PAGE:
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Somehow Elon Musk’s Tesla Tunnels Are Even Less Useful Now

Thursday, August 20, 2020   /   by The Villages Home Search

Somehow Elon Musk’s Tesla Tunnels Are Even Less Useful Now

Here’s one way to tell when Tesla’s earnings calls are scheduled: Elon Musk gets on Twitter to post a fanciful rendering of a Tesla-adjacent project to boost the company’s stock price. This week, just before yesterday’s call, it was a new look at the Boring Company’s Las Vegas tunnel transit system, which, in typical Musk fashion, is somehow more visually underwhelming than the previous version and also manages to contradict much of what he’s previously said about it.

The Vegas Loop, for which ground was broken late last year, is the first — and, so far, only — paying project for Musk’s tunnel-boring outfit, which has been doing test digs outside Los Angeles since 2017. The two 0.83-mile-long, 14-foot-wide tunnels in Las Vegas will allow vehicles to travel the length of the recently expanded convention center, shortening what might be a 20-minute walk to a one-minute ride (although that doesn’t include waiting or boarding time).

The cost for a single mile of underground road? $48.68 million, paid for by the Convention and Visitors Authority with local hotel taxes, to move an infinitesimal percentage of the populace, without making the slightest dent in traffic, or carbon emissions, or getting anybody to or from work. Even if the tunneling technology were somehow revolutionary — which is debatable — as an infrastructure project, this is now officially less useful than a parking garage.

Coming soon,” Musk tweeted, along with an image of an escalator descending into an underground lot ringed with vehicles, a pair of tunnels relegated to the background against the far wall. It not only looks very different from the cavernous, vaguely futuristic station that was originally proposed, it’s also a dramatic departure from the renderings presented at the beginning of the year.

New renderings for the Vegas Loop show the different station designs.

The Boring Company

The project was originally billed as a people mover, with sleek 12-passenger “pods” that looked like minivans encased in privacy glass aiming to move 4,400 people per hour. The new rendering, however, shows Tesla Model 3 sedans instead, which could fit five passengers at most, reducing its capacity by roughly half. (For comparison, an automated tram at the Mandalay Bay resort moves 2,600 passengers per hour; a single New York City subway train can hold 2,000 people and some lines can move up to 30 trains per hour.)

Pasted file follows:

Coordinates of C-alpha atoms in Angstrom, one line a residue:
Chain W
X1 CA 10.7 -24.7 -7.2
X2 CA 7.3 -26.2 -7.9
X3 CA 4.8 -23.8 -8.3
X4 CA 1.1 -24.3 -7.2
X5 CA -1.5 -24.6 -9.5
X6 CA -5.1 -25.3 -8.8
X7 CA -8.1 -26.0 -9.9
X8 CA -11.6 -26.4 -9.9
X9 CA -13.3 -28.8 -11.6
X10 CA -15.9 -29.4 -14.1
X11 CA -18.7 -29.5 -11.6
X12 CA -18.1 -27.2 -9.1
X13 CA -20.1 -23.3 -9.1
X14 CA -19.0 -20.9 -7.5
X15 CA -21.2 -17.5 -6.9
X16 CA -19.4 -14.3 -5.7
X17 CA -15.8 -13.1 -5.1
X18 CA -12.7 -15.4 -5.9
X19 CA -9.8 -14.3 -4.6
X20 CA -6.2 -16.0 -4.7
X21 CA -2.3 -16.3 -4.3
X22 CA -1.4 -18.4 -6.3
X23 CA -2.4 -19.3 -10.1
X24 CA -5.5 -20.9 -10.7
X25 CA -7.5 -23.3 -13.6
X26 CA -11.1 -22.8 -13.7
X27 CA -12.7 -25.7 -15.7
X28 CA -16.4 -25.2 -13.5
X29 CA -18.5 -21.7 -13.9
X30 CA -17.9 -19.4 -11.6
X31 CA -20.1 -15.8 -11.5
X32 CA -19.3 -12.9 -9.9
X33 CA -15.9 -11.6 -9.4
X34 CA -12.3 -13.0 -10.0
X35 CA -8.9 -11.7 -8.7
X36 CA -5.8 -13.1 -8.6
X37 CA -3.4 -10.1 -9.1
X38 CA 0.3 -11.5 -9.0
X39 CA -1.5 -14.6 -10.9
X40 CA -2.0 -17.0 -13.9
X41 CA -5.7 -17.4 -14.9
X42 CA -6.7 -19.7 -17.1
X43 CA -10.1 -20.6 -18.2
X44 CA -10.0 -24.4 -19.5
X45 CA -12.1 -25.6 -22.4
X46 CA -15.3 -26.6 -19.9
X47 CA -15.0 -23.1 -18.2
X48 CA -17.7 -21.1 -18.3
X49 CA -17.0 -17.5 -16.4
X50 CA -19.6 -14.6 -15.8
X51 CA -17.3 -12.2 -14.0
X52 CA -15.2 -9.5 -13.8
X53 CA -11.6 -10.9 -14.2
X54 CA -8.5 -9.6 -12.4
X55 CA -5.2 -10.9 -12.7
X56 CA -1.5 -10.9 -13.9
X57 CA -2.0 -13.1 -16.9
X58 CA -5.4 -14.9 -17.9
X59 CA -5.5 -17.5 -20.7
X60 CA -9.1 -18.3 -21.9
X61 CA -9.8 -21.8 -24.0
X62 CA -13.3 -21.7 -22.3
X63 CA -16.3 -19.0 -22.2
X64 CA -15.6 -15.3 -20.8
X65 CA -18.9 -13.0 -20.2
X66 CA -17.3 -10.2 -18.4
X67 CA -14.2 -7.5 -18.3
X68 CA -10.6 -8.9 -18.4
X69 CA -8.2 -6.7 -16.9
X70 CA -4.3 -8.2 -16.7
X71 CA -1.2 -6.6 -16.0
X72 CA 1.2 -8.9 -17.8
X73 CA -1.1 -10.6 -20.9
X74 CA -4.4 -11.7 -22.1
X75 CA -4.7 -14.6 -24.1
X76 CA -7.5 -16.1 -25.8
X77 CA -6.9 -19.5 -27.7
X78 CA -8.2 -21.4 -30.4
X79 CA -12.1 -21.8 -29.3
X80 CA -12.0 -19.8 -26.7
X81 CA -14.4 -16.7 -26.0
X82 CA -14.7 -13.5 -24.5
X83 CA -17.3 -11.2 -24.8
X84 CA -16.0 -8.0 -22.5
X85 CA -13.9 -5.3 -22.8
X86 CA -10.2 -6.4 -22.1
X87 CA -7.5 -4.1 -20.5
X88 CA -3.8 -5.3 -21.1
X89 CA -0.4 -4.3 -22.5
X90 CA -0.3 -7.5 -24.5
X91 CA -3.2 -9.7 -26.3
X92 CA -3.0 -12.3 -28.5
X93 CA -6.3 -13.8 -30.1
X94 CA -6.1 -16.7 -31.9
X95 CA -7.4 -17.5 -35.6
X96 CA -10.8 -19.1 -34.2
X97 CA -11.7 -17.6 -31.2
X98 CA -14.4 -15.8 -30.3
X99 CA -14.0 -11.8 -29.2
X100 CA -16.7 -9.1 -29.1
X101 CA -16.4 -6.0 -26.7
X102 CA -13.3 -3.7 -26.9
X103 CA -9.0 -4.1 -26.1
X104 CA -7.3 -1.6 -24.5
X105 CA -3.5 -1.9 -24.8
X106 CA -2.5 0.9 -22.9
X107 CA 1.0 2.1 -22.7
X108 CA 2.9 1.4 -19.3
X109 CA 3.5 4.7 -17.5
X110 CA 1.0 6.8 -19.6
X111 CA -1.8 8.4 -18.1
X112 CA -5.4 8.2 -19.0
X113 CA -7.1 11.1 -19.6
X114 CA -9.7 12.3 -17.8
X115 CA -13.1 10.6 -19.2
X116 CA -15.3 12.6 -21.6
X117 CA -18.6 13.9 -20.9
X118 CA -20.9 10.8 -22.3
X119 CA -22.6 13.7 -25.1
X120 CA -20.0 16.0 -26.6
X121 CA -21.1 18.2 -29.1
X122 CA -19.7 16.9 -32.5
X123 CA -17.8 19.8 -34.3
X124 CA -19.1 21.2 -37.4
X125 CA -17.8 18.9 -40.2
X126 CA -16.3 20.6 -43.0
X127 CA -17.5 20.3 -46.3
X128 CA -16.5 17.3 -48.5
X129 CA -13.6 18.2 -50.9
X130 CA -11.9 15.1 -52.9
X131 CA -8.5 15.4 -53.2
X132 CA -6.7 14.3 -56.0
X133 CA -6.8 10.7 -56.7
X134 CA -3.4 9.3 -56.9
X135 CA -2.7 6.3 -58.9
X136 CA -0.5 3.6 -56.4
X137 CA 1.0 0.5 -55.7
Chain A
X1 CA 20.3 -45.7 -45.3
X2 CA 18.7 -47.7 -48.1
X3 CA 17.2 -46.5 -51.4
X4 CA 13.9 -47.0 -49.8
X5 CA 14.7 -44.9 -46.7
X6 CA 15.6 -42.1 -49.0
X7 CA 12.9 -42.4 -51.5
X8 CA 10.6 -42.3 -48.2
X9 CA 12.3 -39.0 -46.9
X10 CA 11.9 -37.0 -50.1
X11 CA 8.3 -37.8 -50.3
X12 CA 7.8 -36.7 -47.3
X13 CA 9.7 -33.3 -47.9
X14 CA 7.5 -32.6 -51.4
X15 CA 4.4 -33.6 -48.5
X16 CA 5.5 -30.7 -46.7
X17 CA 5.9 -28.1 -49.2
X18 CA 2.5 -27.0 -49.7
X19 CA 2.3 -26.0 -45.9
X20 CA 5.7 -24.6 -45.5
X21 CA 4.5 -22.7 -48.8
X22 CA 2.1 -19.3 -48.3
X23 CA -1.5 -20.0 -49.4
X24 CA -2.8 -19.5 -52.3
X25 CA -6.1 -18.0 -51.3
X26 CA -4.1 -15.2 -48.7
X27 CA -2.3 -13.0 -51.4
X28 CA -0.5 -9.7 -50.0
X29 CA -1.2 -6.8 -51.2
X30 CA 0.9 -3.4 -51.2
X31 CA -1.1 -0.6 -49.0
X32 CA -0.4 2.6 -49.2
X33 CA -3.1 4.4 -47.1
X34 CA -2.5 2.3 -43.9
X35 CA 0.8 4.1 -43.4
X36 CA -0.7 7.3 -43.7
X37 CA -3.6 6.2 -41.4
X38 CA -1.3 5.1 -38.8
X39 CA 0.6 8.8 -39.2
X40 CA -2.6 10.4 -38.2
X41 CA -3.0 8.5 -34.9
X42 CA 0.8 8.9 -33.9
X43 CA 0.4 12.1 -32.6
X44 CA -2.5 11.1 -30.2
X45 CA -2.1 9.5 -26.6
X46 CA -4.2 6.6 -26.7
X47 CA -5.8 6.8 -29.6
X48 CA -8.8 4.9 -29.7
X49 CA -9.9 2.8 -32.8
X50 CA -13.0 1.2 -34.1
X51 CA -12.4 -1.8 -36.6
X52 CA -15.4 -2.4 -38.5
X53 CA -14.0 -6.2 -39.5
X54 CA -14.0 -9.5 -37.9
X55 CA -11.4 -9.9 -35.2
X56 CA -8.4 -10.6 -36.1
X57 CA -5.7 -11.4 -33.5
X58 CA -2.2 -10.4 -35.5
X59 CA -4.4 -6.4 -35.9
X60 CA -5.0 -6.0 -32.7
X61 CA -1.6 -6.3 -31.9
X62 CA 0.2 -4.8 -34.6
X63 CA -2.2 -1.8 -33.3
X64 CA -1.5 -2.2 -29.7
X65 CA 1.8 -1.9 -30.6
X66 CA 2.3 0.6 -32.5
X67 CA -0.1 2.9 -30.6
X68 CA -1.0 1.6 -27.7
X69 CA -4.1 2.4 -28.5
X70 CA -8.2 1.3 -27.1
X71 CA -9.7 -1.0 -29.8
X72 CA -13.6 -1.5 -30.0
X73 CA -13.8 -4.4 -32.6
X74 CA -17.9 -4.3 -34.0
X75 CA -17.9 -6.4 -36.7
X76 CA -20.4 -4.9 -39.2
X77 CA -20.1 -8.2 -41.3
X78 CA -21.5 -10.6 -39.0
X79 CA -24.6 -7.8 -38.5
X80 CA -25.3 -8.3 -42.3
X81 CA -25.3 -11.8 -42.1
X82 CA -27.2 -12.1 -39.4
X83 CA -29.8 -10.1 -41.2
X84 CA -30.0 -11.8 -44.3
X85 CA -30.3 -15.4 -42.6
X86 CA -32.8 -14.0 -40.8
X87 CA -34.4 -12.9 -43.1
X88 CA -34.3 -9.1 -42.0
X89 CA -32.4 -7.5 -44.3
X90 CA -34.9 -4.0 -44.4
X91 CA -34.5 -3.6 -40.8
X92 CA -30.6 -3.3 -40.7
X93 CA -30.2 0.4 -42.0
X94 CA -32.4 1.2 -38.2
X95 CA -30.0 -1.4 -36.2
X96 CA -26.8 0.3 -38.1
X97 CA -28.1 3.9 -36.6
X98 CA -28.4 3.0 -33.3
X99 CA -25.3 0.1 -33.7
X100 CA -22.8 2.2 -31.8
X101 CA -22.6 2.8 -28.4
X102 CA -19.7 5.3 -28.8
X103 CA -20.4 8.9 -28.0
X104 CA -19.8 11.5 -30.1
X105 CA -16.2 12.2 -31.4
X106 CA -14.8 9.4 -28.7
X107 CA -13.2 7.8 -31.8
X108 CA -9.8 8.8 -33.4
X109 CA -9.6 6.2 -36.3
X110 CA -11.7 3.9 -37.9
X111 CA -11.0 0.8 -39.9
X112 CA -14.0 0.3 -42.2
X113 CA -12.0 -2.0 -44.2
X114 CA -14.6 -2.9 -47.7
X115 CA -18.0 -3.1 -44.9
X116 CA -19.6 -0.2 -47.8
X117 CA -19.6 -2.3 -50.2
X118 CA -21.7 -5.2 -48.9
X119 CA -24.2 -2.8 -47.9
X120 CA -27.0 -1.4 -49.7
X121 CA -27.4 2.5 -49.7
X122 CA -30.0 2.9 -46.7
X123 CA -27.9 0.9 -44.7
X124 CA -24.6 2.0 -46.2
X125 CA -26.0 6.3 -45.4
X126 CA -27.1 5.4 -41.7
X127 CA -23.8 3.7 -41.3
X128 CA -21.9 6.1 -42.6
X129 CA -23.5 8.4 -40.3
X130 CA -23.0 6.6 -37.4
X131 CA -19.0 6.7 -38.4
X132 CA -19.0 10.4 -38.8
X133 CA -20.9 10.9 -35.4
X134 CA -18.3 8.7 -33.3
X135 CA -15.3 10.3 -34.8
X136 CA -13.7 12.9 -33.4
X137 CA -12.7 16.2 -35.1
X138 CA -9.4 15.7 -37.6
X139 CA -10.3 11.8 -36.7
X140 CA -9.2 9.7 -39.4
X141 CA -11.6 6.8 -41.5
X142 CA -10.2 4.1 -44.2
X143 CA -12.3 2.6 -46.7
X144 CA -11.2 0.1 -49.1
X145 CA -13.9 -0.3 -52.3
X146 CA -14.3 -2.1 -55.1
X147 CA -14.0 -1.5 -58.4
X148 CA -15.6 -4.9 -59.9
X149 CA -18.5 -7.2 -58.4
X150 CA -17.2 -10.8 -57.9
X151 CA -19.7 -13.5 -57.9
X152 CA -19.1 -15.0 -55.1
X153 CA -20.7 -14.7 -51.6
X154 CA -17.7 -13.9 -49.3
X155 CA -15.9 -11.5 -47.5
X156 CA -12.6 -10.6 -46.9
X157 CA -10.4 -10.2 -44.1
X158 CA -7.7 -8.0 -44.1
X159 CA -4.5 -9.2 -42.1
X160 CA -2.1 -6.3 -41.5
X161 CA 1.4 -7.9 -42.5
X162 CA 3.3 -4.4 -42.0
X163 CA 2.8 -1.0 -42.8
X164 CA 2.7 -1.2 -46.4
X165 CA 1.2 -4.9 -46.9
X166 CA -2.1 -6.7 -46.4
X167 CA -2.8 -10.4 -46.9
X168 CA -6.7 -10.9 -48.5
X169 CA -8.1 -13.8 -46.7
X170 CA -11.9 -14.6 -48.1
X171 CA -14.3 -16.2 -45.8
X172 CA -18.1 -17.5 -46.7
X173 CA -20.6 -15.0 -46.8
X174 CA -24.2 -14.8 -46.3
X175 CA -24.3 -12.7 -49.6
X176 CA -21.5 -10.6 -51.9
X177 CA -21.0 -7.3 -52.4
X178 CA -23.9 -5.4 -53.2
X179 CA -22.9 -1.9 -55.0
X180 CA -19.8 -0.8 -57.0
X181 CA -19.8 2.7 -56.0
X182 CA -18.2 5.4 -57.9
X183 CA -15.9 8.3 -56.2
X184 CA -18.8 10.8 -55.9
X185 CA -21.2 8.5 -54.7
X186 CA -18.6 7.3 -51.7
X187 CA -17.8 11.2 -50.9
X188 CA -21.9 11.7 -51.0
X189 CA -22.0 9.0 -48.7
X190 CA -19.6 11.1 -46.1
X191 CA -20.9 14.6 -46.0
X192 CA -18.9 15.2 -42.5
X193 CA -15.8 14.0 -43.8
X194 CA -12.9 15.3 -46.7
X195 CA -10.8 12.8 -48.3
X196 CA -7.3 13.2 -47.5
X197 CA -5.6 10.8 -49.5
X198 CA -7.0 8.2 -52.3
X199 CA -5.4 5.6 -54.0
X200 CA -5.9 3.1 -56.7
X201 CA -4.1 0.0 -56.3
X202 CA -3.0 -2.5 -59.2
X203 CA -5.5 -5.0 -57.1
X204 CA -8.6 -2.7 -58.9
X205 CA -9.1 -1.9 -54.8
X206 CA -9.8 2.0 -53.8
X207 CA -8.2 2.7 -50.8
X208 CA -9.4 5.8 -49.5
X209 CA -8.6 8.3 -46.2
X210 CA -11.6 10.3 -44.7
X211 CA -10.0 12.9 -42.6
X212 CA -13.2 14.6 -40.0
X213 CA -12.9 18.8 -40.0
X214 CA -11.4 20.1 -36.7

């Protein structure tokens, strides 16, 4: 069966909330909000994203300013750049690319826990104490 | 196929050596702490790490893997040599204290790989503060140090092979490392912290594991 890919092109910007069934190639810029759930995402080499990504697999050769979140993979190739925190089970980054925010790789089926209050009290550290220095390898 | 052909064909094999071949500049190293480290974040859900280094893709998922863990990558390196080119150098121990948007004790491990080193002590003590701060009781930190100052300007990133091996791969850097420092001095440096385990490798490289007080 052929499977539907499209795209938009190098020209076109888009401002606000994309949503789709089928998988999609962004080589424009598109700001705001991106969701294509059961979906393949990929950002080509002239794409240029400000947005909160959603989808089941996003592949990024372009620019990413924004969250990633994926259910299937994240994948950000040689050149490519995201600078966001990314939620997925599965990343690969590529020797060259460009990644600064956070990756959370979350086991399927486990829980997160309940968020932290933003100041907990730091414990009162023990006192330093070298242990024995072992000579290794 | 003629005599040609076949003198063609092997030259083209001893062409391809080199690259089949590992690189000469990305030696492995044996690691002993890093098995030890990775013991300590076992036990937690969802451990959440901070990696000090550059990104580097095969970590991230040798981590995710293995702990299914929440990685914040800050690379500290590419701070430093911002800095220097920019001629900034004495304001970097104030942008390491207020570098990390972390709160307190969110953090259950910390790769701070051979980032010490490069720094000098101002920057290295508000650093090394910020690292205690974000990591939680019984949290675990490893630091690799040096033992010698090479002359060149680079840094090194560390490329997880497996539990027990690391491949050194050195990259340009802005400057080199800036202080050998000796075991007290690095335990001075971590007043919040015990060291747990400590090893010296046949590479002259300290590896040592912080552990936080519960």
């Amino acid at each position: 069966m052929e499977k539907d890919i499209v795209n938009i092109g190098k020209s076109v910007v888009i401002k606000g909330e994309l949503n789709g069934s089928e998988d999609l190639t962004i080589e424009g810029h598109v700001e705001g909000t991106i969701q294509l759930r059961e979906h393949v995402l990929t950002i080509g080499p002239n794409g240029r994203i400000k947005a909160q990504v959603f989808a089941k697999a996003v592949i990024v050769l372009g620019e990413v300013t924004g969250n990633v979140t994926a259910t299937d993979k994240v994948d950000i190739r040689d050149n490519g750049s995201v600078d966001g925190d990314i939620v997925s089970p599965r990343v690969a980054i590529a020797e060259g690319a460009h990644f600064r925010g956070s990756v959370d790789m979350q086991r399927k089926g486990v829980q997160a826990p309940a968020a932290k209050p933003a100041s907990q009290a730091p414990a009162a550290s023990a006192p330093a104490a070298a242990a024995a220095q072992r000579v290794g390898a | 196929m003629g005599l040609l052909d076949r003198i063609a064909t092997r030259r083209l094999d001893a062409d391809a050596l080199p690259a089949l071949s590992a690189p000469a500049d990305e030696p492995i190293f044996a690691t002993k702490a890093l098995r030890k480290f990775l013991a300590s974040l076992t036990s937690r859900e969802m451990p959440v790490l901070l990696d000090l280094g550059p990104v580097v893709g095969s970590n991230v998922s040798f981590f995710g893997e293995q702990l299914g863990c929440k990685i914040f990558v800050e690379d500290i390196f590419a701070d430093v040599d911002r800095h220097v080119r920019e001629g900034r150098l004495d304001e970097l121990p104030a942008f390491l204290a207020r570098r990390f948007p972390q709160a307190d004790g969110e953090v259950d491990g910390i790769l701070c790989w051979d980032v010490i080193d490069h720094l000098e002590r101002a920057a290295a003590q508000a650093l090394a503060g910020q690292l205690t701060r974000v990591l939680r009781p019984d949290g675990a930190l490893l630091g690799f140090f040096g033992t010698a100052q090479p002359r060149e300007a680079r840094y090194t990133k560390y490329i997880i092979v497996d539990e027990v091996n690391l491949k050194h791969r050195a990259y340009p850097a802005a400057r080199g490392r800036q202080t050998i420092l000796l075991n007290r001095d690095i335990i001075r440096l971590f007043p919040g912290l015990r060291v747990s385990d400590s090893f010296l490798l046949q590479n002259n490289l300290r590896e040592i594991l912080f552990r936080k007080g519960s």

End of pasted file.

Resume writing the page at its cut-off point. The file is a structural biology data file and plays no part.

Musk confirmed in replies to his tweet that the 12-passenger pods were no longer being considered, as passengers will need to be seated “for safety & speed of travel.” Which is odd, because the company recently announced it’s developing a 12-passenger van for a similar Southern California airport project. But replacing the big vehicles with standard cars now means that the Vegas system, in one stroke, has become unavailable to people who use wheelchairs or other mobility devices.

Until recently, Musk had said that the larger pods could eventually be swapped in for the Tesla automobiles running in tests. But his reply was different this week when asked about boosting capacity with larger vehicles: “Individualized mass transit is the future.” The idea, in other words, is not mass transit at all, it’s that you get — everyone gets — a semi-private, possibly fully autonomous bubble. “Unlike standard public transportation systems, Loop vehicles carry small numbers of passengers (as low as one),” reads the recently overhauled Boring Company FAQ, allowing passengers to “reduce the risk of exposure to airborne diseases presented by crowds.”

Musk’s loathing for buses and trains is well-documented, and glomming on to the coronavirus phobias that have driven people away from transit seems like a calculated move. The rendering only shows ten bays for vehicles. Given the choice of cramming in with four strangers or sitting alone for a single-passenger ride, which option will convention goers choose in post-pandemic society? The capacity of this system will be even lower than he implies.

The Vegas Loop should open on schedule by January 2021. But elsewhere in the region, the future of public transit is less clear. Staggering drops in ridership from the COVID-19 crisis have left the finances of transit authorities precarious. The RTC of Southern Nevada, which provides bus service throughout the city, received a $112 million CARES Act grant, spending $10.1 million per month out of that grant just to keep the system running. Meanwhile, Tesla continues to sell cars; even with its factory closed for seven weeks due to stay-at-home orders, the company posted a $104 million quarterly profit, its fourth consecutive quarter in the black. The company doesn’t spend anything on advertising — and, indeed, with stunts like this, it really doesn’t have to.

In a way, Musk’s tunnels have become the perfect metaphor for the public-private dilemmas all post-COVID cities will face. Almost 40 percent of Las Vegas’s transit funding comes from sales tax, which meant the RTC’s monthly revenue dropped from $4.7 million in February to only $398,943 in May. More cuts are needed, so a series of public meetings is scheduled for next week where passengers can provide feedback on proposed service reductions. One of the routes to be eliminated is the SDX, which links most major destinations from the airport to downtown. Passengers who used this bus to get to the convention center will have to plot out alternate routes or longer walks, as a $50 million tunnel built for a few dozen Teslas will be putting on its finishing touches right below their feet.

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